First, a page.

Published on Tuesday June 1, 2004
Nevin Naguib and Emily Ho returned from the University of San
Francisco's sixth annual International Business Plan Competition
empty-handed, but with increased knowledge about raising funds from
venture capitalists, technology transfer from an academic project
to the business world, and being entrepreneurs.
The two Ph.D. students from the Department of Materials Science
and Engineering at Drexel University formed one of 25 semi-finalist
teams chosen to compete in the cutthroat competition. One of only
three teams with women members, they were also one of the only
teams that did not include a teammate with an M.B.A. or in an
M.B.A. program. When asked whether they felt stranger being two of
the only engineers or two of the only women at the competition,
both agreed that being engineers in a sea of business people felt
more odd to them. "As women, we're used to being some of the only
women in engineering, but as engineers, we are not used to being
surrounded by business people," said Naguib.
The competition began with an elevator pitch competition-each
team had 90 seconds to convince approximately 40 judges, all
venture capitalists, to invest in their company. Just a few weeks
before, Naguib and Ho had never even heard of an elevator pitch.
"Ninety seconds is about the time it takes to ride an elevator,"
explained Ho, "and if you're in the elevator with someone who could
potentially fund your company, you have to be prepared to give them
all of the crucial and attractive points about your company in that
Naguib gave the pitch for the team's company, HY-NANO, and said
that it was an incredibly "stress-inducing experience." After the
90 seconds were up, the VCs gave each team feedback. "But the
feedback was not consistent," said Naguib. "Some liked it, some
didn't. And their feedback was completely different from a
'feedback session' that we went to a day earlier, which was filled
with business professors from the University of San Francisco."
Naguib attributes this diversity of opinions to the inherent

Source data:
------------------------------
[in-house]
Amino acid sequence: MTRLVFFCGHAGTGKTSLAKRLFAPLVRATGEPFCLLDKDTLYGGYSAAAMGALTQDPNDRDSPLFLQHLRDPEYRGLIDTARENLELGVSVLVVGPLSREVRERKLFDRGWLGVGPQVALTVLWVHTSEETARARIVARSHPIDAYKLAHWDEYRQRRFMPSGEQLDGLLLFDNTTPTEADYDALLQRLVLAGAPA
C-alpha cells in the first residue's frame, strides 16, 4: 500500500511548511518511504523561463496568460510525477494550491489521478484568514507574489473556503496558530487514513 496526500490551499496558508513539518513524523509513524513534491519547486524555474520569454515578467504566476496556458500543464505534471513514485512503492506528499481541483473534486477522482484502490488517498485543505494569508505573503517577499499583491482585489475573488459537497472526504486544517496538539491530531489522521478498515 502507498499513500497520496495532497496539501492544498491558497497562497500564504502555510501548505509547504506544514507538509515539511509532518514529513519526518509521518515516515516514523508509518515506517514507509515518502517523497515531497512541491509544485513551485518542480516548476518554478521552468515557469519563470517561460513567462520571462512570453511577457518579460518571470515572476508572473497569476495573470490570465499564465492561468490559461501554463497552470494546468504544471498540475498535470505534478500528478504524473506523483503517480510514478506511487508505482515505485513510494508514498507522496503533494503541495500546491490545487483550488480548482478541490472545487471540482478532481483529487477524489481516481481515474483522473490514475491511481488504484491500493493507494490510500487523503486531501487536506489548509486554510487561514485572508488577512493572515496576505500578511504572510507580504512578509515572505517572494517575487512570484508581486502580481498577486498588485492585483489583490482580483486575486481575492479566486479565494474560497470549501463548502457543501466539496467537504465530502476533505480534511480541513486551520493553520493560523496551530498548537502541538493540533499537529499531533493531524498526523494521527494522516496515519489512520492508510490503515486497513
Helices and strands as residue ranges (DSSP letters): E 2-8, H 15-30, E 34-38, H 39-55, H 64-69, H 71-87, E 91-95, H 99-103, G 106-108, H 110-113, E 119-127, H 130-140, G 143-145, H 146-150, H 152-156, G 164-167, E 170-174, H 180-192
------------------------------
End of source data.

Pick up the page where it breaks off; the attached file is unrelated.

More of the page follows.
difference between engineering and business. "In engineering, we
are looking to prove something with hard facts. In business, there
is no 'right or wrong' answer to follow, no strict guidelines. It
really depends on the situation, the economy, the 'hot seller' of
Following the elevator pitch, the 25 teams were split into 5
separate groups to compete in front of 10 to 12 judges. The top two
winners of these groups battled against one another to determine
the final first and second place winners.
One consistent remark Naguib and Ho received was that a business
background would have been useful. "One of the first questions we
were asked was, 'where did you get your M.B.A.?'" Ho remarked. "VCs
aren't looking for anything technical-just a low risk, high return
investment-so they're more interested in whether or not you are at
their level from a business perspective."
Both felt their experience was more useful than a condensed
M.B.A. course. "Most M.B.A.s barely get to meet and present their
business plans to one venture capitalist in their lives, let alone
50," said Naguib. If they were to do it all over again, both said
they would try to find a few M.B.A. students to be part of their
team and would do more fundraising first-coming to the competition
with some money already in hand makes the company a more secure
investment and potentially more attractive to VCs. They would also
try to convince their advisor to come, since many brought either
their deans or their advisors. "This was more than a start up
companies or concept competition. People came with registered
companies, hoping to get the support of a venture capitalist,"
explained Ho. "We came to learn something and to give our idea a
try. We certainly had a bit of a shock!"
When asked what advice they would give to other engineers
planning to try out for the competition, they unanimously said to
go with an open mind and think of it as a learning experience more
than a competition, include someone with an M.B.A. on your
management team, and don't expect to win.